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Continuous review of policies puts drivers at heart of Countryside Properties fleet: Fleet200 case study

Chris Connors Countryside 2017

Countryside Properties has put the driver at the heart of its new approach to fleet management.

In 2015, Chris Connors (pictured), group facilities and fleet manager at the company, introduced a number of changes to the way the fleet, which now numbers more than 400 vehicles, was run.

These included outsourcing to one provider for a fleet management service as well as changes to the user-chooser car policy, such as giving three or four-year lease options, the ability for employees to trade up or down, and a car list updated on a six-monthly basis.

The changes had a positive impact on the fleet. It was generally seen as a ‘good’ car offering, it aided staff recruitment and retention, budget and spend was managed, while end-of-contract costs were reduced.

However, the policy has now been rewritten to address a number of drawbacks, said Connors.

For example, “under the old policy, if one of our drivers had more than one accident, then we would recharge the excess”, he said.

“We had a £500 maintenance limit. Anything over that we would recharge it. We had the same with windscreen: over £500 and we would recharge it.

“It was just this recharge culture of ‘do you know what, something has happened, and we are going to increase the cost’.

“What actually happened was that we had a lot of unhappy staff. A lot of people who were driving on to building sites and getting punctures were very disgruntled because we were recharging for this.

“There was a lot more admin work, and then we got inconsistencies where some employees wouldn’t pay but their cost centres would.

“Some cost centres were up for paying for everything for their staff, but others were ‘no, we’re not going to pay for that’.

“And it didn’t seem right and it didn’t seem fair, but at the time it was the best solution that we had.”

Connors said another challenge was around the six-monthly car list, which had been successful at the start.

“We found that it was out of date very quickly, new cars were coming to the market and we couldn’t get them on there,” he said.

“What we saw with all these changes was a shift from 60% of eligible employees taking the company car down to 50% taking the company car.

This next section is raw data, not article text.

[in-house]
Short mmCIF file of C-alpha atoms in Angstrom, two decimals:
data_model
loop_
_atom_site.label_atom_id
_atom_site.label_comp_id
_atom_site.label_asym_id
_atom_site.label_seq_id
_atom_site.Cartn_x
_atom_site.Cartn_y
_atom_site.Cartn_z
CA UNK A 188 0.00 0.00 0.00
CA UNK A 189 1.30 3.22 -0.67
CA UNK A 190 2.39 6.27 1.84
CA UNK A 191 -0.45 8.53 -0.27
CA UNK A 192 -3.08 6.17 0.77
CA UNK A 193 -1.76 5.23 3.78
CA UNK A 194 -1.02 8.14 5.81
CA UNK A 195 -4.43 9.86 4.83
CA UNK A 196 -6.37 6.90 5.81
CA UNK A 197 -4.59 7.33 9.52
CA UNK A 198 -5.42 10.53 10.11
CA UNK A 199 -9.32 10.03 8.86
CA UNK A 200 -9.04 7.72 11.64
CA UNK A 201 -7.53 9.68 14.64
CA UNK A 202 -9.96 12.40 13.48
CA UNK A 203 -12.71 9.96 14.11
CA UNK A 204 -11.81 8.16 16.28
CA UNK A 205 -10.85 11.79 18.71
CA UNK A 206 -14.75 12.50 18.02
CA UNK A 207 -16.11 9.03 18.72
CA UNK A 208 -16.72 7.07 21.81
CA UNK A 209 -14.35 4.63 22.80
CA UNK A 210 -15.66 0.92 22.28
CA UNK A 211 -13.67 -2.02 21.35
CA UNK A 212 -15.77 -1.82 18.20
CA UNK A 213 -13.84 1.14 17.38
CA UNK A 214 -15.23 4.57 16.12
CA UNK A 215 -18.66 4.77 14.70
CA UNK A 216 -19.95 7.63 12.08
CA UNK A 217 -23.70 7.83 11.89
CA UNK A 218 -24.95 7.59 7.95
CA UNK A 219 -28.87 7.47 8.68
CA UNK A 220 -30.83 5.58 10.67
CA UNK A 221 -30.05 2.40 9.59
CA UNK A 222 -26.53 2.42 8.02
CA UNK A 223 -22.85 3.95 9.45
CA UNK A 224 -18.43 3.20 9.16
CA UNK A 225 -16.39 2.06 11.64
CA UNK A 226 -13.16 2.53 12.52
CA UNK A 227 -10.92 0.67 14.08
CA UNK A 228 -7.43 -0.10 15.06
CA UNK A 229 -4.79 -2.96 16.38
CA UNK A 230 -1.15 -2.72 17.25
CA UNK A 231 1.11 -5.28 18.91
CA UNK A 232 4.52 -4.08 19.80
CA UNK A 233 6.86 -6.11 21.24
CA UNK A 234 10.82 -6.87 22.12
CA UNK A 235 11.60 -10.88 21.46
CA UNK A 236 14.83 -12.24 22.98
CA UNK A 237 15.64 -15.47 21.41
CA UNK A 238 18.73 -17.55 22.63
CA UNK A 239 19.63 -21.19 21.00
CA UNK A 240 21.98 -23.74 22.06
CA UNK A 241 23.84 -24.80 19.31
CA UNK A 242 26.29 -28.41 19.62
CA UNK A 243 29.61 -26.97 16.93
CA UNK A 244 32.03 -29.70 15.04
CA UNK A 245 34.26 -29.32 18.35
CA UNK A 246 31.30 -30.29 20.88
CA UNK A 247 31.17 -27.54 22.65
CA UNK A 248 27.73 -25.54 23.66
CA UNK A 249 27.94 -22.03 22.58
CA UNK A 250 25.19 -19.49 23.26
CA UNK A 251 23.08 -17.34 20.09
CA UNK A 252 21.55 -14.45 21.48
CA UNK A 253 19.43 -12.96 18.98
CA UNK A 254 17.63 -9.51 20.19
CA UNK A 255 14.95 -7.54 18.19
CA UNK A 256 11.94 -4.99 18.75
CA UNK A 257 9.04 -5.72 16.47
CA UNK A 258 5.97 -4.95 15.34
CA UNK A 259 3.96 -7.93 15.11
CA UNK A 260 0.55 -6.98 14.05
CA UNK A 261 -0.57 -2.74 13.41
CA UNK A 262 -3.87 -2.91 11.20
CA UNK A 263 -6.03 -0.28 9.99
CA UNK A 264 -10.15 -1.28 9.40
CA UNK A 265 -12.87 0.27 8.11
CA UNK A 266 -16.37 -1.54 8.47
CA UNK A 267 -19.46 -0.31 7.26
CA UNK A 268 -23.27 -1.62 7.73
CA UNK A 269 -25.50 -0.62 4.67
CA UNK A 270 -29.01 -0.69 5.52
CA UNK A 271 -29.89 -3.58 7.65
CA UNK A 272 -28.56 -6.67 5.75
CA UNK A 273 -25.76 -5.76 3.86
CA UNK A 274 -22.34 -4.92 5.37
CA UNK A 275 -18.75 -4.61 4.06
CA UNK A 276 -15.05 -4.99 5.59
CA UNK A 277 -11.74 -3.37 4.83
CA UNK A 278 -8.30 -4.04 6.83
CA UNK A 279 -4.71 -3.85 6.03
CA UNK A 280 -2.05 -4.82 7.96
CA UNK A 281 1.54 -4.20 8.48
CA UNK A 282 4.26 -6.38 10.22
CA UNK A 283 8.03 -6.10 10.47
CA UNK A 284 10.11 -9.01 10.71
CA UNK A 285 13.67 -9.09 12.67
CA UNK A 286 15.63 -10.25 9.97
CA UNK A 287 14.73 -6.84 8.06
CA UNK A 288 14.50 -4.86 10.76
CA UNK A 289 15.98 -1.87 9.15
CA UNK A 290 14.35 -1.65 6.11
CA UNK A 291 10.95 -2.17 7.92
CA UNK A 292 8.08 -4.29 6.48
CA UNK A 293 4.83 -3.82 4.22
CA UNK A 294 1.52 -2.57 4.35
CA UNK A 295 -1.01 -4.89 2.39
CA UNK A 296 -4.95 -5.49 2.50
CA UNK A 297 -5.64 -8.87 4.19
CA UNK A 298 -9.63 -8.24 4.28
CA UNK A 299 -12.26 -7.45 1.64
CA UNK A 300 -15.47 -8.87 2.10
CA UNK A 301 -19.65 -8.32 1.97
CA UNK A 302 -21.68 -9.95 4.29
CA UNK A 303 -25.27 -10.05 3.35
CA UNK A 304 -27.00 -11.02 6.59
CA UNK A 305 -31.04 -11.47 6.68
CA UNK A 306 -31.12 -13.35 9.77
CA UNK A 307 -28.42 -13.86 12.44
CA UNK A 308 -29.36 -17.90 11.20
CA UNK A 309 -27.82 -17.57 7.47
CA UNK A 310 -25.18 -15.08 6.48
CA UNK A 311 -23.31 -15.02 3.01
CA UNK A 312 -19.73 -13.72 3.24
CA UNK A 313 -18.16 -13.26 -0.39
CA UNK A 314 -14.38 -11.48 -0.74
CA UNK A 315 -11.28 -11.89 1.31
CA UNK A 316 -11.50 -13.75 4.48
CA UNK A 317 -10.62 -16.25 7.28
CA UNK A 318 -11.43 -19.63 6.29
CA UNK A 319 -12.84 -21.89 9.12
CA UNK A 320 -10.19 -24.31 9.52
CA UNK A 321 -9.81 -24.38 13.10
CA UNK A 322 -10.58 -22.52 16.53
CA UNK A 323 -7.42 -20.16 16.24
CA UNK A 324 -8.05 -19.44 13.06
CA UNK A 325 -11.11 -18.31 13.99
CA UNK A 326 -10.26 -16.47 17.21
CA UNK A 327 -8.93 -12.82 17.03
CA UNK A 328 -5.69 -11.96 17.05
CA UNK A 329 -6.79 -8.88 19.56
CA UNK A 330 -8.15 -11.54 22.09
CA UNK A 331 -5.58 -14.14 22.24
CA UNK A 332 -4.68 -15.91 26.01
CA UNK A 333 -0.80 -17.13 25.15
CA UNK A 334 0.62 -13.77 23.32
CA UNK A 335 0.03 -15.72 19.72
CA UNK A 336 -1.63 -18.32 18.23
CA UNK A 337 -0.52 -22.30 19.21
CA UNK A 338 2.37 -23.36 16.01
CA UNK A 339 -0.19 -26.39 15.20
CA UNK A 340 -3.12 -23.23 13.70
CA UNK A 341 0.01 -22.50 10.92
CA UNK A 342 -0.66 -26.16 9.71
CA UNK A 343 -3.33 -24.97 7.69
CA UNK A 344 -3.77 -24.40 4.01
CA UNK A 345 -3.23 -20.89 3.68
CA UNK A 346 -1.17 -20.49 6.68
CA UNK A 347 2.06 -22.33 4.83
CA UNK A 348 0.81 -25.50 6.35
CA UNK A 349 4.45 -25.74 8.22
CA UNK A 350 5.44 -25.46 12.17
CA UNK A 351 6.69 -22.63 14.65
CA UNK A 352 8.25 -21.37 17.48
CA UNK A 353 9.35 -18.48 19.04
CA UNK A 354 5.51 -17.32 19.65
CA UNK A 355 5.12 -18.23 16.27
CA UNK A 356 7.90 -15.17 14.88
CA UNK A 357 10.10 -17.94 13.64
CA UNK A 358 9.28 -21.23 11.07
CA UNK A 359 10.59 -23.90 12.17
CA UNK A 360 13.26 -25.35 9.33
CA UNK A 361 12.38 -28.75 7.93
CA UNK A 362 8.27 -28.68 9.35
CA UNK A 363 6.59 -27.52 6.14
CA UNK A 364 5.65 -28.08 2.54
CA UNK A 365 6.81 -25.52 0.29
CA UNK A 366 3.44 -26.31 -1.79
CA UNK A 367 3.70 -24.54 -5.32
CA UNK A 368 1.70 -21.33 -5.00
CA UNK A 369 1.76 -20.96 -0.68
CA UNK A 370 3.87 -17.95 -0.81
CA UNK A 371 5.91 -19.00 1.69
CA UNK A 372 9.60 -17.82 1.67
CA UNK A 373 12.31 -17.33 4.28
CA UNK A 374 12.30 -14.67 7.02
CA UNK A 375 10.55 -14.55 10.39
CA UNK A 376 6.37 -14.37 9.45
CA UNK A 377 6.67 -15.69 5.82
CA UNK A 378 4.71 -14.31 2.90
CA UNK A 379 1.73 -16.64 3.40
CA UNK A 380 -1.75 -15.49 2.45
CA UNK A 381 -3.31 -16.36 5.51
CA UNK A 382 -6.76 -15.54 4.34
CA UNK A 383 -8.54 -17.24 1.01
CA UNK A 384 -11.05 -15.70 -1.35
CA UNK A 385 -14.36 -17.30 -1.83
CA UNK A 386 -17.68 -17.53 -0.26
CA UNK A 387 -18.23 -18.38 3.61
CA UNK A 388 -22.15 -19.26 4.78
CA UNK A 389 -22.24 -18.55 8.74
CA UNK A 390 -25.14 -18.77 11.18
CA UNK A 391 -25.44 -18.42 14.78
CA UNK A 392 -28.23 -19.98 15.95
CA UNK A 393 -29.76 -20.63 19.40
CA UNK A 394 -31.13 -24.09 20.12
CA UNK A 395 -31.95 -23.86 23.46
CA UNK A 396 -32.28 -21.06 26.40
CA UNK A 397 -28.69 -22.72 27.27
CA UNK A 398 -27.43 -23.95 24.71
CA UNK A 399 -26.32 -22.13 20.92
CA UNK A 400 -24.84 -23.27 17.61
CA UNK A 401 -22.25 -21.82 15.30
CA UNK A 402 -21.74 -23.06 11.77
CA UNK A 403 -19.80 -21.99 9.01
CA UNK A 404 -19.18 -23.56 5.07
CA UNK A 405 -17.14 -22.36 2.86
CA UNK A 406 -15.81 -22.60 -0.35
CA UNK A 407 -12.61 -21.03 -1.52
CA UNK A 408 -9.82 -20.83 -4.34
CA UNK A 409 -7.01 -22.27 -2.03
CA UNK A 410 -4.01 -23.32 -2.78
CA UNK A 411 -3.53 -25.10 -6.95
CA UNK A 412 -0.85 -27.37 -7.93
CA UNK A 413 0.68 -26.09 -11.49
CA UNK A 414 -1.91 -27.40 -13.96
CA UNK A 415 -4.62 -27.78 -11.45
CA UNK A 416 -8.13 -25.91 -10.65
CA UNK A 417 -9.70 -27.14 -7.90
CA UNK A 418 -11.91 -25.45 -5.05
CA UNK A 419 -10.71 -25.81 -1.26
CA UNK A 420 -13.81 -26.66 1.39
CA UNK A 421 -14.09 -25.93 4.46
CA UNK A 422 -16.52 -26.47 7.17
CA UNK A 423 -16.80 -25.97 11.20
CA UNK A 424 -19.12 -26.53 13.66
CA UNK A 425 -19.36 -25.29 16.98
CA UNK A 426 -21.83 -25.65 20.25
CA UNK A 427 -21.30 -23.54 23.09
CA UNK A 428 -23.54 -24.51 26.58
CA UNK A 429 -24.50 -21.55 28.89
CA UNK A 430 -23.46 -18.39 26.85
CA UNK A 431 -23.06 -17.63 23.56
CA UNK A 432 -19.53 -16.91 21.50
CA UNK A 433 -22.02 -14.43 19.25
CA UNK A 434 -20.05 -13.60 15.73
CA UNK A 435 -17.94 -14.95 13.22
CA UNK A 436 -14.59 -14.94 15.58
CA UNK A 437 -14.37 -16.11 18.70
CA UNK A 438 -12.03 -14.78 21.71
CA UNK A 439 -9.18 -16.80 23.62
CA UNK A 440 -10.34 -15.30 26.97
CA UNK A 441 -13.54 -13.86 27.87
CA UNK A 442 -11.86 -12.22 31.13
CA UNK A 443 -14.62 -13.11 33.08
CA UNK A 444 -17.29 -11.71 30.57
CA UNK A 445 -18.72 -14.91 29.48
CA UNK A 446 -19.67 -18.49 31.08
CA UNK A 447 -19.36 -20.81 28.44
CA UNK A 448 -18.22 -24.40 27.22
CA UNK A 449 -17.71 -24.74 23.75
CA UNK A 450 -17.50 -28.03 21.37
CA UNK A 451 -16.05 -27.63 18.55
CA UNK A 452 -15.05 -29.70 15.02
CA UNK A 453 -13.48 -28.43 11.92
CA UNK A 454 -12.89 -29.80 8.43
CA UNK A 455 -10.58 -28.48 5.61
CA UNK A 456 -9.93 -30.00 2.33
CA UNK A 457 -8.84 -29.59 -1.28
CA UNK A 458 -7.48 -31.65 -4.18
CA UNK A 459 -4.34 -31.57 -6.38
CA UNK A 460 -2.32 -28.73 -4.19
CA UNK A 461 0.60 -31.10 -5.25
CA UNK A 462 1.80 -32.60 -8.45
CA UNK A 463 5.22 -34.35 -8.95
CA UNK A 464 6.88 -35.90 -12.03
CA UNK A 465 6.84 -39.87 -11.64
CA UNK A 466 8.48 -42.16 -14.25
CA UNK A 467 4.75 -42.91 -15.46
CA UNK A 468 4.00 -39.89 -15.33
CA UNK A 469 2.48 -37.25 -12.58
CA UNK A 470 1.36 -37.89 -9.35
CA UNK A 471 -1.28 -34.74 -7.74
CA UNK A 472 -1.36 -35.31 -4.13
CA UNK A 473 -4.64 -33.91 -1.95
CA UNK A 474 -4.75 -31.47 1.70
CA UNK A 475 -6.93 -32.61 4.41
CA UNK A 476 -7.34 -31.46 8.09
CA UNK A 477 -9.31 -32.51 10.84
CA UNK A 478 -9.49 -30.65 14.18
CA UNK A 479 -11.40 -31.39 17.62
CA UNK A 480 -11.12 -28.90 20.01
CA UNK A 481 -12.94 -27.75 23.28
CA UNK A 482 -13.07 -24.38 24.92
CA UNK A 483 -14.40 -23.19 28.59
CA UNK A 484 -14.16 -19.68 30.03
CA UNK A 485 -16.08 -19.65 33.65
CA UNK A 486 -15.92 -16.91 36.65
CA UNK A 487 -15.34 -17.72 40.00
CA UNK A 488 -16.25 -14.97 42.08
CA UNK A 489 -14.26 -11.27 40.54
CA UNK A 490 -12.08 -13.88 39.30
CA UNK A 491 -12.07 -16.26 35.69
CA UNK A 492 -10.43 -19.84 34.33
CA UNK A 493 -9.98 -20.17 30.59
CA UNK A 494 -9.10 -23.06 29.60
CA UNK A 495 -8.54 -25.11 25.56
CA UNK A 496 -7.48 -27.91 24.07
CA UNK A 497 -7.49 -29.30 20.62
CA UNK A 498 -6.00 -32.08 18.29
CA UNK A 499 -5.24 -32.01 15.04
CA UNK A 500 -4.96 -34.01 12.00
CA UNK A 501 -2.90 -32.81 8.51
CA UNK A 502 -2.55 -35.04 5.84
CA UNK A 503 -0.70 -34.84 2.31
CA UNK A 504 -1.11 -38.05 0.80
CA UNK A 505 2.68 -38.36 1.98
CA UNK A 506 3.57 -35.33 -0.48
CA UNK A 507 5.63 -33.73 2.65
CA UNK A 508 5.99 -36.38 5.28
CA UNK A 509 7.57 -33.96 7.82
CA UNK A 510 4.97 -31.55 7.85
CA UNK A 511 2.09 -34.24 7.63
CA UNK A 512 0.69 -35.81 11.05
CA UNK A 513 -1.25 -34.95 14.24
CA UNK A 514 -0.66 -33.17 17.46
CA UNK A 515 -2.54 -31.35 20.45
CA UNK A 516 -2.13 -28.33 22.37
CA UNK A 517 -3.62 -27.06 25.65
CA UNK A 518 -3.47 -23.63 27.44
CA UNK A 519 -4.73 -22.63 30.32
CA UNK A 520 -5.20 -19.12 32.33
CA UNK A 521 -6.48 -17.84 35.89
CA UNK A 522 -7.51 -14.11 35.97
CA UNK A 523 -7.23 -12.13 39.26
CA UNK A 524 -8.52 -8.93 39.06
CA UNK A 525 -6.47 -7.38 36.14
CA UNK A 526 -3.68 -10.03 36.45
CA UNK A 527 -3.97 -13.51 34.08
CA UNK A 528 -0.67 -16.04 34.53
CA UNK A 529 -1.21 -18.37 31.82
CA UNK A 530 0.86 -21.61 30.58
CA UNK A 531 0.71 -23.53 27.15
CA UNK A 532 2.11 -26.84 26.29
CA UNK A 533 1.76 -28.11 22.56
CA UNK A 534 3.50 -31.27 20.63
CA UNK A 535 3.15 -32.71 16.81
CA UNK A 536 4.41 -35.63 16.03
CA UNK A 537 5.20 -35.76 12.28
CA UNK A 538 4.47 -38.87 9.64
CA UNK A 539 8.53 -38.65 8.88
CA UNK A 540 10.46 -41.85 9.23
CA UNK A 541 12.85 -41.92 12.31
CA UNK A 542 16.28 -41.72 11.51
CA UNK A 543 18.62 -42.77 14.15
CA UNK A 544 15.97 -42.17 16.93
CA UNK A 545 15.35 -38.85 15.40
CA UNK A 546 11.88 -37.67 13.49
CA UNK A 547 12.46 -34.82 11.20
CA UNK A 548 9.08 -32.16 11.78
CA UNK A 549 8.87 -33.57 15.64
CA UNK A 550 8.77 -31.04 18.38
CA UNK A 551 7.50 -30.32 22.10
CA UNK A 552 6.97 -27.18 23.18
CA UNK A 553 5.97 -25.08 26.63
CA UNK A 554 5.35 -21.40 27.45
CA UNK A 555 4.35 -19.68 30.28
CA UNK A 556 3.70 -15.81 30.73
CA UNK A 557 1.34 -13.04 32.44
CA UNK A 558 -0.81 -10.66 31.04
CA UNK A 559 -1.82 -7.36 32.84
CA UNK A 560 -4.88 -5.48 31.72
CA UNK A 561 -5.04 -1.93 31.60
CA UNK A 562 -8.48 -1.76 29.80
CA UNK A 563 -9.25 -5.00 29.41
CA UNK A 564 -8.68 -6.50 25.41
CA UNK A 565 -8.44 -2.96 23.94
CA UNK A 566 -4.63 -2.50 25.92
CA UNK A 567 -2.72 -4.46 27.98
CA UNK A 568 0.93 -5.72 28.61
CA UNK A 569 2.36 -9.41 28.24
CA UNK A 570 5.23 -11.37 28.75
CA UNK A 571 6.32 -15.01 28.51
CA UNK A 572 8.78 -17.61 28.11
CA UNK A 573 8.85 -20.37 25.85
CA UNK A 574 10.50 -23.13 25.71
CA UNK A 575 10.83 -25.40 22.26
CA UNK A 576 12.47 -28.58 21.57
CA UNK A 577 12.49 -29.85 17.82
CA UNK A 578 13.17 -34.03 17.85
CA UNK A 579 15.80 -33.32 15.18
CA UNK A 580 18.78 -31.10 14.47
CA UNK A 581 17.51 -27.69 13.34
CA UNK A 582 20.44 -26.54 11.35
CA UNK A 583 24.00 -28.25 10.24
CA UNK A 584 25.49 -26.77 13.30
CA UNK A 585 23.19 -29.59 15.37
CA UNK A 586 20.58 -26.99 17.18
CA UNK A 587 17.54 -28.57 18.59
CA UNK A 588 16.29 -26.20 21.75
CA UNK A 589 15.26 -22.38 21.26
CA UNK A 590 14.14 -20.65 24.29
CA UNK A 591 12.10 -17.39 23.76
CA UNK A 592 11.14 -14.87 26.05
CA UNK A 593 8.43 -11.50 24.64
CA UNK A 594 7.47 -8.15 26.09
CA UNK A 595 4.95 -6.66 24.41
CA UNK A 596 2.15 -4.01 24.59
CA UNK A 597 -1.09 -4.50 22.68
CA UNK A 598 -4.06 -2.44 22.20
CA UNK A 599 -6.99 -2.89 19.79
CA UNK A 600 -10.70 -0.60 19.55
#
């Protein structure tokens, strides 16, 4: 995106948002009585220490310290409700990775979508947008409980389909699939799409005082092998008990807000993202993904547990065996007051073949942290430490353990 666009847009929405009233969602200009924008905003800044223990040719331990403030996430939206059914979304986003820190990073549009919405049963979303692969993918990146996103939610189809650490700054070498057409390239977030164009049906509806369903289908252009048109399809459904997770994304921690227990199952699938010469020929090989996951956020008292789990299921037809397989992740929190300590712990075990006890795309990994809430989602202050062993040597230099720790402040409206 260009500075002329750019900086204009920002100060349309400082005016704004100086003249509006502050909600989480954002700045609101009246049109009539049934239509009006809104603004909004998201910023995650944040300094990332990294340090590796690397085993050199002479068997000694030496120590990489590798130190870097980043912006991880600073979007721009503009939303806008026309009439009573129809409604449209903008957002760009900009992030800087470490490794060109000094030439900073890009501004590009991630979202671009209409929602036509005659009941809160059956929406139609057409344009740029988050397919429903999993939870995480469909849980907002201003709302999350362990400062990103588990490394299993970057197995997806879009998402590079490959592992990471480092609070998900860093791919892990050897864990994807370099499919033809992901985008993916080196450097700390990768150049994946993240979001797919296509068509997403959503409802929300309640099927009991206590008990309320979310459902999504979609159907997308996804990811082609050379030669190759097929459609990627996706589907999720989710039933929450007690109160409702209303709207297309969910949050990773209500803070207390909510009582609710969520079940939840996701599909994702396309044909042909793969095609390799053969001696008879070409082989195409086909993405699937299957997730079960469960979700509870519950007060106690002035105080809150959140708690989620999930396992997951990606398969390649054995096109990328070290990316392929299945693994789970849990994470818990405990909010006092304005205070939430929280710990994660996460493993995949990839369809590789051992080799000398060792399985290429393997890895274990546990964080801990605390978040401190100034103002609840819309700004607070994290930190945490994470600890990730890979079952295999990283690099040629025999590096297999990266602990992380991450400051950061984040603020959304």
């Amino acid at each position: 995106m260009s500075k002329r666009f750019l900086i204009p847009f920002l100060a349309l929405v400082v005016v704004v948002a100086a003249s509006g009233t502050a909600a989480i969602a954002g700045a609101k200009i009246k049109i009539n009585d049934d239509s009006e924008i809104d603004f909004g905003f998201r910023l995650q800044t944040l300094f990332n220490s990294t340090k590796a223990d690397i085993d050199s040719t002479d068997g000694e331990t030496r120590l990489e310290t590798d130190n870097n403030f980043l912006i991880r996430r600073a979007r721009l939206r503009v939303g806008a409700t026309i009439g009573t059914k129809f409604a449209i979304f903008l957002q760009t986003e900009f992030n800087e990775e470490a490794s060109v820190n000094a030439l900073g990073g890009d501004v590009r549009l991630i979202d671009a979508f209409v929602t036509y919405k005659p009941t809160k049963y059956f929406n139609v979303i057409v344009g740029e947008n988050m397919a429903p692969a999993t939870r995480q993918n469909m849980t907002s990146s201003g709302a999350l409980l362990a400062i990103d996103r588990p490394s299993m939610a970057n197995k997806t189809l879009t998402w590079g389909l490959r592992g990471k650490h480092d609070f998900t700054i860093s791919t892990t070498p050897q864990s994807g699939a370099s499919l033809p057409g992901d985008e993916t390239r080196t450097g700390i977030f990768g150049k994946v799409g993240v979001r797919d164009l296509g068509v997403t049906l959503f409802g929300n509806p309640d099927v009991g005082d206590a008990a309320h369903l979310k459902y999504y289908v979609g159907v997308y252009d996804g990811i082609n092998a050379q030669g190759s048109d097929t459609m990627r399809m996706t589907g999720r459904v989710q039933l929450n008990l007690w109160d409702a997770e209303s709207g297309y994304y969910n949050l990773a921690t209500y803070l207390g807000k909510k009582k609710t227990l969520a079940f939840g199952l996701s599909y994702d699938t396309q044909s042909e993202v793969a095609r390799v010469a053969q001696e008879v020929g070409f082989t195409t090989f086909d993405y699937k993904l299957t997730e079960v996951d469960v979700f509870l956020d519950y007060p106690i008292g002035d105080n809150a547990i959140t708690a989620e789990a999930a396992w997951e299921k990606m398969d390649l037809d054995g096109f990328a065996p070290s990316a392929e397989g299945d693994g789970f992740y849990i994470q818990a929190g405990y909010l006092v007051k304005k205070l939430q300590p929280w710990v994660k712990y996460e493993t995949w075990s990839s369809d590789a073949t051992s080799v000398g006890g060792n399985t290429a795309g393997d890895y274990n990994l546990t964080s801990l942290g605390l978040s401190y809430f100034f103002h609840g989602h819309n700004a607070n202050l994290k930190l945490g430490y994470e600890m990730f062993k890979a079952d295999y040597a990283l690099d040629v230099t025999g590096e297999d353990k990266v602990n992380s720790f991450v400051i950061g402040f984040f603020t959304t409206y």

“That was where we wanted it to be, but the downward trend was starting to worry us.”

Connors said the company’s fleet policy was proving to be “restrictive” and “used as a punishment”, so took the decision at the end of last year to review it.

This prompted the company to take a new approach to its fleet management. “We have tried to get a focus on driver behaviour,” he said.

“We decided that we should look at what is going on. Why are things happening? Let’s reward our drivers when they do what we them to do: let’s not punish them with a recharge, let’s reward them for good behaviours.

“We want to be proactive. Instead of reacting to an incident, let’s try to prevent them happening.

“We want to look at driver training and actually target it at the people who need it.

“We want to use the information we’ve got available to us from the leasing providers, our insurers and other sources: we’ve got a lot of information out there, so let’s look at it, let’s understand it.”

Other changes include introducing a real-time car list as the six-monthly list quickly became out of date, while a working group of employee representatives was also created to increase communication and feedback.

All changes are being promoted to staff at a series of workshops.

“We are taking a long-term planning view. We want a framework policy that stands the test of time and gives us a structure that we want to work and means we won’t have to rewrite it just because there is a change in government, but enables us to be flexible enough to adapt.”

> READ MORE ABOUT COUNTRYSIDE: Countryside company car drivers can the car they want


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